Axelrod’s comments show demonstrably terrible judgment. We don’t know yet who killed Bhutto, or why. To assign blame now, when the facts are not know.. what’s worse, to assign blame to one specific Democrat.. shows the worst kind of judgment.

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  16. Dan Kervick says:

    I can find nothing substantively inaccurate in Axelrod’s comments. Hillary Clinton did in fact vote for the Iraq war authorization, and therefore bears a share in the moral responsibility for all of the harmful effects of that war. Worsening, “distressed” conditions in Pakistan are arguably among them, but are also arguably the least of them.
    I won’t say more here about the substance of Axelrod’s comments because I already posted twice on this topic in response to Larry Johnson’s vulgar, unhinged screed last night at TPM Cafe. But it is clear what is happening. Team Hillary is in a panic over the fact that the events in Pakistan will remind voters in many ways of Clinton’s sorry role in enabling the Bush Middle East policy, and her series of Middle East policy misjudgments, so they have sent their minions out to blame the messenger, change the subject, and call for a spurious unity.
    It won’t work. At long last, Clinton is about to be held accountable by the voters of Iowa and New Hampshire, and there is nothing her beltway fan club can do about it.

    Reply

  17. Democrats Against Hillary says:

    I think this was a gaffe by Obama’s camp…
    Big deal though. In the sense that it brings up more discussion of Hillary’s Iraq vote, it’s probably a wash…

    Reply

  18. rich says:

    Steve!
    Is that really the correct link?? –>
    http://thepage.time.com/axelrod-on-bhutto-assassination/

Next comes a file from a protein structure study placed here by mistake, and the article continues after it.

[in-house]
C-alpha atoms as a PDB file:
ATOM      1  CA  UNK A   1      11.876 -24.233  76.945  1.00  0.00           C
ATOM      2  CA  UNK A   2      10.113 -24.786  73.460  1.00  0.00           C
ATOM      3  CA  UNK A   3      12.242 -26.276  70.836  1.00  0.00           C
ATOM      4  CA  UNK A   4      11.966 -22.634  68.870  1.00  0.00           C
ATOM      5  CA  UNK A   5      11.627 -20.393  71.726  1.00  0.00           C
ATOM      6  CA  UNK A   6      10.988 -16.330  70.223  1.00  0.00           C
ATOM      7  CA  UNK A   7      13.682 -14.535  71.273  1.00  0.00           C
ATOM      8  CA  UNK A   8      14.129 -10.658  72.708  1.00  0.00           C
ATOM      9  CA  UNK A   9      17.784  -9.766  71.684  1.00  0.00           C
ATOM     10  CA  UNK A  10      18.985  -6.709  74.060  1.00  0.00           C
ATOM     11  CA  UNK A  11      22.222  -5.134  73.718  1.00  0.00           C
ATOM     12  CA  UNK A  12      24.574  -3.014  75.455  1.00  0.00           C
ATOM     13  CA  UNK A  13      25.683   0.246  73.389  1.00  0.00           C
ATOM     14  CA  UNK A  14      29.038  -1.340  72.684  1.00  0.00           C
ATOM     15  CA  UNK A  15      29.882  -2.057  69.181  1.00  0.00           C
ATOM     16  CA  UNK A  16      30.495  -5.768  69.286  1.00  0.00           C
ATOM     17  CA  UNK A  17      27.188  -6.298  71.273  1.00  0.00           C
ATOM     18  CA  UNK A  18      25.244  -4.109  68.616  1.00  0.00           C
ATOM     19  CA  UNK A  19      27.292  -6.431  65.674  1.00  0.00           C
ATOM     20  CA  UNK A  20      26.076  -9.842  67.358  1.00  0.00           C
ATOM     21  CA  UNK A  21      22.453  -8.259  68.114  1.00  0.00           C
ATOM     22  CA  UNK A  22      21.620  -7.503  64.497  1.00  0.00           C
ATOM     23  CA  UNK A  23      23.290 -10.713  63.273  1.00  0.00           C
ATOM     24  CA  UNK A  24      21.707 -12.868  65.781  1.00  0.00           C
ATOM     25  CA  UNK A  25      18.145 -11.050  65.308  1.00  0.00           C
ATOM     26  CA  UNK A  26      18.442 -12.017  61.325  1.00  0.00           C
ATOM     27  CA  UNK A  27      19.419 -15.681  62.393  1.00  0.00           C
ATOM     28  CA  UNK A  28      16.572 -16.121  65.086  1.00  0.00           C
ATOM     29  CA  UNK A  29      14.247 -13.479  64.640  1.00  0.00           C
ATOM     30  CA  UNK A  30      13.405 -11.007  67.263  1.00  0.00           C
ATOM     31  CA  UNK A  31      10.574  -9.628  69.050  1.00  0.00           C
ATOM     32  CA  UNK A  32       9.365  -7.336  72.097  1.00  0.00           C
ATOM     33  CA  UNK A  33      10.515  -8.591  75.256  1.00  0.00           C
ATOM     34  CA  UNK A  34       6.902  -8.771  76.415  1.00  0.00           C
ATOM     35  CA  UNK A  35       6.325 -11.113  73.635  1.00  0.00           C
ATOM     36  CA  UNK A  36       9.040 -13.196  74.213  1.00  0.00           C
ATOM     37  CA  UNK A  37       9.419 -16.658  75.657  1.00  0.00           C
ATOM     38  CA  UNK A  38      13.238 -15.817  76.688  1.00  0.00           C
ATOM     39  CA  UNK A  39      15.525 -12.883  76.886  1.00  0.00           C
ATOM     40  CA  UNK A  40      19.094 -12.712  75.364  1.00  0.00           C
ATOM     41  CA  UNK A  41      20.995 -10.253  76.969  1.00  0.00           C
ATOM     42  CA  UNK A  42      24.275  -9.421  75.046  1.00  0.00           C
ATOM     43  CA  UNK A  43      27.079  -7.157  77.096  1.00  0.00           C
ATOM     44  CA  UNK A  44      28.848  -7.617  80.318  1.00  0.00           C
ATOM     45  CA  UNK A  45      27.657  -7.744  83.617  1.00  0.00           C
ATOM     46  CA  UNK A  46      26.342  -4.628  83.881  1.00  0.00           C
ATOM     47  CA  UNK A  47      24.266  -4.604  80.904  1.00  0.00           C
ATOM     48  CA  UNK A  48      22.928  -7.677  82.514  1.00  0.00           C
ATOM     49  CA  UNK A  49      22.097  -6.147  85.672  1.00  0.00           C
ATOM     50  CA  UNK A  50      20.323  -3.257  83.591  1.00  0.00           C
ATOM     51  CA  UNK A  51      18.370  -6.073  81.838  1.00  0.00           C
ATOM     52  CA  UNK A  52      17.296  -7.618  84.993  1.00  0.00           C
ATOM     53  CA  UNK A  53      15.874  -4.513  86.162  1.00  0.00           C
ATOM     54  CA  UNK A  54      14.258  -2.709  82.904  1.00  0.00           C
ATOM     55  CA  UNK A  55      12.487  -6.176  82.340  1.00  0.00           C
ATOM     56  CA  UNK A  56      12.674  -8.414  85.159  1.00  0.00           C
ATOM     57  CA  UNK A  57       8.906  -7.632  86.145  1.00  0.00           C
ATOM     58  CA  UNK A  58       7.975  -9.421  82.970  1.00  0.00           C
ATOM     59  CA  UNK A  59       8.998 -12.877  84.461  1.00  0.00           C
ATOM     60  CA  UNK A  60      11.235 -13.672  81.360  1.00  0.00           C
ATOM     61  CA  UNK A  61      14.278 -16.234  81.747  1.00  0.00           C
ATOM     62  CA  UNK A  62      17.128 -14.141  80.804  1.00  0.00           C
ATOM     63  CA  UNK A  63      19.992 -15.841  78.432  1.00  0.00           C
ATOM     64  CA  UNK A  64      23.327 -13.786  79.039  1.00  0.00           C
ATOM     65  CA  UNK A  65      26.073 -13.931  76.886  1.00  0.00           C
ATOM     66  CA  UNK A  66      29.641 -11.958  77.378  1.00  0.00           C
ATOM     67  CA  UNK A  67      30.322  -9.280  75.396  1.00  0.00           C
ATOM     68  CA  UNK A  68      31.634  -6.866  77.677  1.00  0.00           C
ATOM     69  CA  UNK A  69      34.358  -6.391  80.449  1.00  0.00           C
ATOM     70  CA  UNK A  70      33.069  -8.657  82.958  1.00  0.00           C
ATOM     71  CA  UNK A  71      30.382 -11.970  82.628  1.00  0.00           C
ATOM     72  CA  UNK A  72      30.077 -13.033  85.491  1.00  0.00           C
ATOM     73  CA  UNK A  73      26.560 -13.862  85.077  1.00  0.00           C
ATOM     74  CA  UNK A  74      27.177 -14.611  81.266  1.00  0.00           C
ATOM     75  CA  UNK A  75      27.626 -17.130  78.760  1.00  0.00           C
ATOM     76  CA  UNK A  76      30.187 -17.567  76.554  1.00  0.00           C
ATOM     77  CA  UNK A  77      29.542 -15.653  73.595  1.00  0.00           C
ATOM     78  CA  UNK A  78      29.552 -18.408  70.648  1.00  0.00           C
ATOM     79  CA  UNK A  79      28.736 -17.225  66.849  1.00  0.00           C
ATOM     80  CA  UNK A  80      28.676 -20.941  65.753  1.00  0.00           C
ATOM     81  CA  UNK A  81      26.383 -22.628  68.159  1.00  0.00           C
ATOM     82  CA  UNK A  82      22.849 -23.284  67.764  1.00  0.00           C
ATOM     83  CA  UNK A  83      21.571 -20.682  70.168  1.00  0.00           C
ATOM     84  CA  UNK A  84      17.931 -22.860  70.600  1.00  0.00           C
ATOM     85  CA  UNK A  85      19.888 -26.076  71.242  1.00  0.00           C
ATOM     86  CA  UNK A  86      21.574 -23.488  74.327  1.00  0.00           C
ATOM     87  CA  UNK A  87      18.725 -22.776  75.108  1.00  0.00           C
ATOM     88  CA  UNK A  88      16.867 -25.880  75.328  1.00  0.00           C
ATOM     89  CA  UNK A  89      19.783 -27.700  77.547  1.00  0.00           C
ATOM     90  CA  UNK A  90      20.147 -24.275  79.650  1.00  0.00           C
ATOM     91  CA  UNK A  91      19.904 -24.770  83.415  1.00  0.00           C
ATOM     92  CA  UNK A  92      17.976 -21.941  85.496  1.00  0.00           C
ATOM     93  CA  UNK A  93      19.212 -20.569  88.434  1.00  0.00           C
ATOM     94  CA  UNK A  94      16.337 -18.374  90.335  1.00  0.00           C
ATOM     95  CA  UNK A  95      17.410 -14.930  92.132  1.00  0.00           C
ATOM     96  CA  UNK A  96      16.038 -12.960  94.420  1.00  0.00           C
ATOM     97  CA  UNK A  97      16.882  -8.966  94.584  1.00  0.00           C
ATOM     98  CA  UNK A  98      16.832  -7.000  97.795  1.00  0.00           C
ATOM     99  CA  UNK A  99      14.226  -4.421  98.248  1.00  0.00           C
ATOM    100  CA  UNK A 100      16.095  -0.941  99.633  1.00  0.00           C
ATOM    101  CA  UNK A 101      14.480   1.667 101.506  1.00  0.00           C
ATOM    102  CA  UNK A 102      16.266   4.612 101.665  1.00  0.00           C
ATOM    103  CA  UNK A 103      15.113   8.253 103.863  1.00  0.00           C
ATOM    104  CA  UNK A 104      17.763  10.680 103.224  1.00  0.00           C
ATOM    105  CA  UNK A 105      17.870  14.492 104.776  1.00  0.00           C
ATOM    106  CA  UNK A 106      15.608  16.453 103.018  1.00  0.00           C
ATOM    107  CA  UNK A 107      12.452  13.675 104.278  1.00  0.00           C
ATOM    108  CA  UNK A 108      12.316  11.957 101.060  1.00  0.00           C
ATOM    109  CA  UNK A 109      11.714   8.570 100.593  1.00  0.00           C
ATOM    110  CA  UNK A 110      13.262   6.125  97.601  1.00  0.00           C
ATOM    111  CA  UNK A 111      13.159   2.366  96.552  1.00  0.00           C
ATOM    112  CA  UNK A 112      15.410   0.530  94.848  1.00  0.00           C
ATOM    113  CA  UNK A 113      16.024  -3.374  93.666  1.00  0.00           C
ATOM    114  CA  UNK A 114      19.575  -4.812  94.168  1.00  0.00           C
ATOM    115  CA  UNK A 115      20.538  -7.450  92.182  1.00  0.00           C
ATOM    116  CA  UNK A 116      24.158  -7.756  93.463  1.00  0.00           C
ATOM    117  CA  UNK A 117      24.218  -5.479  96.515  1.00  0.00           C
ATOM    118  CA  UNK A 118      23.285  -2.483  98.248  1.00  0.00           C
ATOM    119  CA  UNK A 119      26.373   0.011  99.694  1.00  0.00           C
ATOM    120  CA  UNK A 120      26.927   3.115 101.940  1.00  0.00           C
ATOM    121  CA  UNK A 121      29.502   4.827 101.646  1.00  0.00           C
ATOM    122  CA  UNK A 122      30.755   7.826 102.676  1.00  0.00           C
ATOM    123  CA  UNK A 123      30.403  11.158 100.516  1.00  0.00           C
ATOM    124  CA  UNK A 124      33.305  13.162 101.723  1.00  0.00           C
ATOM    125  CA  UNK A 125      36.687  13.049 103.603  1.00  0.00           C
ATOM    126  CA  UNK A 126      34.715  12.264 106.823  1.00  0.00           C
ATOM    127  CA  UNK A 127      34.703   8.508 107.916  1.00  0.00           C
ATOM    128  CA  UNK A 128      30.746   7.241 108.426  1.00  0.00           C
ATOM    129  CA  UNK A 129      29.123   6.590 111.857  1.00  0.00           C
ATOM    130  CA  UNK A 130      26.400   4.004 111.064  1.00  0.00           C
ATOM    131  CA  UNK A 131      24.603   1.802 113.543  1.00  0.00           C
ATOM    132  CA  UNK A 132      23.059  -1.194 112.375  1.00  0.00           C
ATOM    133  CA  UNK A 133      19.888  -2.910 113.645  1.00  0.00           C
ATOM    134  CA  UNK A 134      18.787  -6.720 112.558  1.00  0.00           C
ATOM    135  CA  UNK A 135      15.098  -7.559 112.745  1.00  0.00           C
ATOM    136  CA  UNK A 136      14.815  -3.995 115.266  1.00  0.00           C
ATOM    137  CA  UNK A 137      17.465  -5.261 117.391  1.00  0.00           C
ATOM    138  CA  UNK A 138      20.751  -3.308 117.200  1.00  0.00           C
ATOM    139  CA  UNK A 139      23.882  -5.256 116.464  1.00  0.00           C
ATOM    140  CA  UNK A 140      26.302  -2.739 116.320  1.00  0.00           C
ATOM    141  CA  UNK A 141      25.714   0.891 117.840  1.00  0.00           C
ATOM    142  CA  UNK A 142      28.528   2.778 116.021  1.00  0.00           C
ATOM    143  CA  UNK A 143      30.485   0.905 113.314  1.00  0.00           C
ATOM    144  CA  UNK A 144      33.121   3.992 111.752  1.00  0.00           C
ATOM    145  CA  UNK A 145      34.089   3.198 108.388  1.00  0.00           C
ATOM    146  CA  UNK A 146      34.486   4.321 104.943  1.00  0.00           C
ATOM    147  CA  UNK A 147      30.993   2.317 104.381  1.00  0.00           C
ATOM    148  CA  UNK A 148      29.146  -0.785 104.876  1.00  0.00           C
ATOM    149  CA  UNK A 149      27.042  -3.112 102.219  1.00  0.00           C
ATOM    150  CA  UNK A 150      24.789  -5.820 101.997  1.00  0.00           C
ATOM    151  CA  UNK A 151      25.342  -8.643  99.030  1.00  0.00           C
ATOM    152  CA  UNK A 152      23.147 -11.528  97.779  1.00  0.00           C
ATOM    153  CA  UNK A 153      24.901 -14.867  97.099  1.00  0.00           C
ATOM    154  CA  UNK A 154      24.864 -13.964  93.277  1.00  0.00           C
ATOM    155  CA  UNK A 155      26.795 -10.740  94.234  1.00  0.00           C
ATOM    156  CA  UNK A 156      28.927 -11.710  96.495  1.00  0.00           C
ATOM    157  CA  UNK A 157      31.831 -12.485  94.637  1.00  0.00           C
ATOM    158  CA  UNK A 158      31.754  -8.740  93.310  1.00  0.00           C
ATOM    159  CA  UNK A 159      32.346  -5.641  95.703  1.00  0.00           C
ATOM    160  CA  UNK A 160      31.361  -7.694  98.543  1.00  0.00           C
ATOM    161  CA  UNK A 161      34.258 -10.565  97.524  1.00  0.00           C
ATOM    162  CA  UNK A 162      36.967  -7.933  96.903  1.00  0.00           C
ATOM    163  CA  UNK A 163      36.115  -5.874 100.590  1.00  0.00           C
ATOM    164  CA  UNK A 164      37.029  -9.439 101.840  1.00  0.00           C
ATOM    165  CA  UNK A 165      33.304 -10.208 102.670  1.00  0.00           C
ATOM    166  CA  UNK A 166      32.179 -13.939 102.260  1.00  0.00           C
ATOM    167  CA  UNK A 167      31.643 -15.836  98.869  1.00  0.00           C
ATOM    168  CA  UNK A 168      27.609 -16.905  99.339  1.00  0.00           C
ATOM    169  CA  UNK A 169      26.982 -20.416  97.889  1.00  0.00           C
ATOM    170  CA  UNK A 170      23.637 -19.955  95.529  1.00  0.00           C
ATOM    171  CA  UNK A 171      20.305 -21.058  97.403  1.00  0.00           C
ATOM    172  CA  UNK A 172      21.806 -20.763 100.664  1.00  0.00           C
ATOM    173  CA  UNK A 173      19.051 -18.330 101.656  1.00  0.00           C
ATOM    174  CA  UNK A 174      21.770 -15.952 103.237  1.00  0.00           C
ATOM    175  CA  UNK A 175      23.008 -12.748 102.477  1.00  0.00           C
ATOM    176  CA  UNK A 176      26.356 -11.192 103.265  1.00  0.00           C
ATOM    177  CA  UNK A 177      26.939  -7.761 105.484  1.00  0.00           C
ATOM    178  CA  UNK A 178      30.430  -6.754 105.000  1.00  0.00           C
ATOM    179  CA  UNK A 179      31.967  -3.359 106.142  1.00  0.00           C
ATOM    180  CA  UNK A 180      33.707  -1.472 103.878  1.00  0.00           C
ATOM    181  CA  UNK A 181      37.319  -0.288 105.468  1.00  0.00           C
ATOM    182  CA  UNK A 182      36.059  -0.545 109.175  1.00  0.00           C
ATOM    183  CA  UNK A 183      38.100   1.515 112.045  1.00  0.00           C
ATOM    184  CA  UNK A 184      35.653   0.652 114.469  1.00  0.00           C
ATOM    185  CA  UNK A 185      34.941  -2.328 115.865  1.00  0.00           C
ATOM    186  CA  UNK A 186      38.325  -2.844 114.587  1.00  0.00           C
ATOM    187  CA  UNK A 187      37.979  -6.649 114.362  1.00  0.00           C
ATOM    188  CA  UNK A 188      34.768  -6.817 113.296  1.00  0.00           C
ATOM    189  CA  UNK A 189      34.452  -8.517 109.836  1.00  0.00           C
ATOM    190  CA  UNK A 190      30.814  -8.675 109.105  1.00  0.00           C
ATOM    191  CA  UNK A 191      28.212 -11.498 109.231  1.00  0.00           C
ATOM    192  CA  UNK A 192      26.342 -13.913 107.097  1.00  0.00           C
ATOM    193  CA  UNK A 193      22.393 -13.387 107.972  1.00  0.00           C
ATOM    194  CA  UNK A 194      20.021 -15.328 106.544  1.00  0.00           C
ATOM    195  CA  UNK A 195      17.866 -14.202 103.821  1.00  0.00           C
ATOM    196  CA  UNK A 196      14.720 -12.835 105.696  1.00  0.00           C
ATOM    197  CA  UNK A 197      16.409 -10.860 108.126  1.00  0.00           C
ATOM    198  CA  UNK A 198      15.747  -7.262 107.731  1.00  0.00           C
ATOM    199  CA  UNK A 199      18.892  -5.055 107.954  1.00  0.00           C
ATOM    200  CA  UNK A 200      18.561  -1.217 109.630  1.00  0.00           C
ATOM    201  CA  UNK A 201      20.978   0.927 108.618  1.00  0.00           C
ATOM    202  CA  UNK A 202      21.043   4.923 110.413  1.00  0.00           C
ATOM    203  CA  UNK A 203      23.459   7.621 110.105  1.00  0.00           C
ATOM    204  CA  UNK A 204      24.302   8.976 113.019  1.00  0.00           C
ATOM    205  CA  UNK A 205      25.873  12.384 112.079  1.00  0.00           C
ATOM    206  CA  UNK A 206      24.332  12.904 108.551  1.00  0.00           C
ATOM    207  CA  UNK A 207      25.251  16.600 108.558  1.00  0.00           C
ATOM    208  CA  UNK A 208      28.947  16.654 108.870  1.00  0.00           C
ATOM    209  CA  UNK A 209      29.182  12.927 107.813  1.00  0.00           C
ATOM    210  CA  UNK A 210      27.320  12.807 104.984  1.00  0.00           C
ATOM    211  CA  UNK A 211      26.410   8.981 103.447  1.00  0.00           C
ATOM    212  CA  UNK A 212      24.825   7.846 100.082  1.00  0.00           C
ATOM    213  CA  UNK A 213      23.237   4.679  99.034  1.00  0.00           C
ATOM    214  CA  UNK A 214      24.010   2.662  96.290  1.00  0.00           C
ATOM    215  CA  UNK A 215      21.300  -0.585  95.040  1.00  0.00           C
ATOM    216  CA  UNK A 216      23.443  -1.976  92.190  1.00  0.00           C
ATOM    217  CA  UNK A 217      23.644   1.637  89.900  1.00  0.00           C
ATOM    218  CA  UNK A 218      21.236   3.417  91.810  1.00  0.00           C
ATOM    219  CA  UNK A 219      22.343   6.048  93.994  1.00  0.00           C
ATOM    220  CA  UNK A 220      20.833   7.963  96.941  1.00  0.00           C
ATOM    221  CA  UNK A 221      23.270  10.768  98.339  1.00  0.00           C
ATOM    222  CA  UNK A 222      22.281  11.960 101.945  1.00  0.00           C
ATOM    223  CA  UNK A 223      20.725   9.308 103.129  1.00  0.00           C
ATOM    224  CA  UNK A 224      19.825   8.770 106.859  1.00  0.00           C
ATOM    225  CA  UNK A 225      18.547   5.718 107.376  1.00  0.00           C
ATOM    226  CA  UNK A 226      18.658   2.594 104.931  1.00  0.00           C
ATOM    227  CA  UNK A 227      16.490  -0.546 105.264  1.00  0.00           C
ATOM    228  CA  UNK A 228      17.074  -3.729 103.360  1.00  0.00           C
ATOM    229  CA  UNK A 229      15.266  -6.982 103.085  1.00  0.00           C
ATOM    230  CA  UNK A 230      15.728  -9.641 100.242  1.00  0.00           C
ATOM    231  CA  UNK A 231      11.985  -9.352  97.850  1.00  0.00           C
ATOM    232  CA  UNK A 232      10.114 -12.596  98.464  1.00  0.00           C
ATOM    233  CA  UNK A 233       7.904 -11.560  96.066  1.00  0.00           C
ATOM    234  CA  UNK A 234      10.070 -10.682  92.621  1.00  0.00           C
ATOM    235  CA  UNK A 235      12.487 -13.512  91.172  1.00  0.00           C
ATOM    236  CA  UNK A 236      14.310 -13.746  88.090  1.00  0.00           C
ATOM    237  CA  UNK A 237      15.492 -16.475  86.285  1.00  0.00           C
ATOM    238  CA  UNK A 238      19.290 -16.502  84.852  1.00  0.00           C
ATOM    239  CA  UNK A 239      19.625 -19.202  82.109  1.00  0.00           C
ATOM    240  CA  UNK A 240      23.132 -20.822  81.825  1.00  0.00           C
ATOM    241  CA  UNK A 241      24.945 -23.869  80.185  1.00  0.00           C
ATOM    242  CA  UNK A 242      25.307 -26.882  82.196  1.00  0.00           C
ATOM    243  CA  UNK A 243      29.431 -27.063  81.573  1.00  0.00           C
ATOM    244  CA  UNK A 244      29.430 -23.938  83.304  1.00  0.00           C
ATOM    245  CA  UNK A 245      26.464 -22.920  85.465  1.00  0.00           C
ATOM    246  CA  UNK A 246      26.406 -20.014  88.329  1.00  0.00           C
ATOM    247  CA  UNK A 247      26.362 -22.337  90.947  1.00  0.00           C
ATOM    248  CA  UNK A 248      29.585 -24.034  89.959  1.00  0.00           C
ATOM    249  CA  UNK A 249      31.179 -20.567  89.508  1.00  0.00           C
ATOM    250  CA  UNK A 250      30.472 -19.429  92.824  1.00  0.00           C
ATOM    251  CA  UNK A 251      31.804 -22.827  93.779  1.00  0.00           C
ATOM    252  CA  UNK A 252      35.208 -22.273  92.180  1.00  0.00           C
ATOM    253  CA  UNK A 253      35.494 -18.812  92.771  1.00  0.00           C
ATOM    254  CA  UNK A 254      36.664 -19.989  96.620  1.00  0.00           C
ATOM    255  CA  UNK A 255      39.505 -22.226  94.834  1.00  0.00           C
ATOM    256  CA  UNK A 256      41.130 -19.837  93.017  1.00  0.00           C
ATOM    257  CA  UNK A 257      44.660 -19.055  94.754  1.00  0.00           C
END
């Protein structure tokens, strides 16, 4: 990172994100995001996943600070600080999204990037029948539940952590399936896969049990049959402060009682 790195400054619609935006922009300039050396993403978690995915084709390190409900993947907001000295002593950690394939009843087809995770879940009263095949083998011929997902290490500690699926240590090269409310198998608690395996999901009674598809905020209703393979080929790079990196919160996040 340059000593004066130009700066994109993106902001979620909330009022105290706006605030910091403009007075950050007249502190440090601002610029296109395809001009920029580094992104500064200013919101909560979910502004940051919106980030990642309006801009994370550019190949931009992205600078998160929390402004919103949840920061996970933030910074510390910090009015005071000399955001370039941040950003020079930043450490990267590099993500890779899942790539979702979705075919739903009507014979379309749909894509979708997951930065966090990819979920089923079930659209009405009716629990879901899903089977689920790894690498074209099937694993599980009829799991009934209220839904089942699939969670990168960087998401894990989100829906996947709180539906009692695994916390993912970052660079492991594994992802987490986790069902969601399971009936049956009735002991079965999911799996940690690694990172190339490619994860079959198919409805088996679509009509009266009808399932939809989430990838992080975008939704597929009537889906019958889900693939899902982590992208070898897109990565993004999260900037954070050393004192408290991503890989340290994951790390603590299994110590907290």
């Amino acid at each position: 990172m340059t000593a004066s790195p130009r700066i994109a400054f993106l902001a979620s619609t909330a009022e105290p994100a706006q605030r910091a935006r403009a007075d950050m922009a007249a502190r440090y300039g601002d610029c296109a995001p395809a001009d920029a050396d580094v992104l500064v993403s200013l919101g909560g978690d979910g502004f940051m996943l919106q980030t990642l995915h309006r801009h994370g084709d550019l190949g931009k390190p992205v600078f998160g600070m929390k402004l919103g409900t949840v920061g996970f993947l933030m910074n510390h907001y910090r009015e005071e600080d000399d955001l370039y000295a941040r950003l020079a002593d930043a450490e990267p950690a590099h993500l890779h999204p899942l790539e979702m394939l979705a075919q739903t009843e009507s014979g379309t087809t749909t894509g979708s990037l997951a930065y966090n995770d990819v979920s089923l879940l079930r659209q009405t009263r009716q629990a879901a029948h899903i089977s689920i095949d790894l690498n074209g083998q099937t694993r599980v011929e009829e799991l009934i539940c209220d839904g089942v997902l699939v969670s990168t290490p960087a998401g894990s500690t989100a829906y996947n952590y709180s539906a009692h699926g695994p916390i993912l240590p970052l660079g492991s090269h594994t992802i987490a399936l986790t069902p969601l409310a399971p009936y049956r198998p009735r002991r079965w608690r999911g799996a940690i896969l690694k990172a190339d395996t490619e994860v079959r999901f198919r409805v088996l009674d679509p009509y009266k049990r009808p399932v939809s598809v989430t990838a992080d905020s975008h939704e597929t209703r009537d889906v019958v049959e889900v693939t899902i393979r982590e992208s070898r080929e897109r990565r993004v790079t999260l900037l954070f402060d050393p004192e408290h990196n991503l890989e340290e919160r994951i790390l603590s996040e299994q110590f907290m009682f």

Because there’s no there there.
    Let’s have the quote in which Axelrod is supposed to attribute Bhutto’s assassination specifically to Hillary Clinton. It is not there. Axelrod makes NO “butterfly-flap-and-Pakistan-disintegrates-with-an-assassination” statement.
    Axelrod clearly and reasonably points out that Establishment Washington has maintained a bipartisan Party Line that “Saddam Hussein Posed a Threat and Must Be Dealt With.”
    Axelrod:
    “Obviously, one of the reasons that Pakistan is in the distress that it’s in is because al-Qaeda is resurgent, has become more powerful within that country and that’s a consequence of us taking the eye off the ball and making the wrong judgment in going into Iraq. That’s a serious difference between these candidates and I’m sure that people will take that into consideration.”
    “She was a strong supporter of the war in Iraq, which we would submit, was one of the reasons why we were diverted from Afghanistan, Pakistan and al-Qaeda, who may have been players in this event today, so that’s a judgment she’ll have to defend,” Axelrod said.
    If that’s all he said, Steve, I’m at a loss.
    In no way, shape or form can that be reduced to ‘Hillary killed Benazir.’
    Axelrod’s clearly accurate in his assessment: the DLC / Repubs / & Establishment D.C. have tried to enforce the Party Line that Bush & D.C. faced an Either/Or choice re Iraq. Nothing of the sort is true.
    So it is ironic, Steve–at best–that you should throw the far too-flip slam that:
    “If you live in an exceedingly simple-minded world of binary choices, one can understand why Axelrod made this assertion…”
    The binary choices are Bush’s: “You’re-either-with-us-or-against-us.” It’s held and cherished by a Senate that’s forgotten its job. So who’s with US? If Bush isn’t so much against Osama that he’s willing to do something about bin Laden in 8 years, I don’t know what to tell ya. ‘Cept maybe: Rose Garden. George Patton must be rolling in his grave.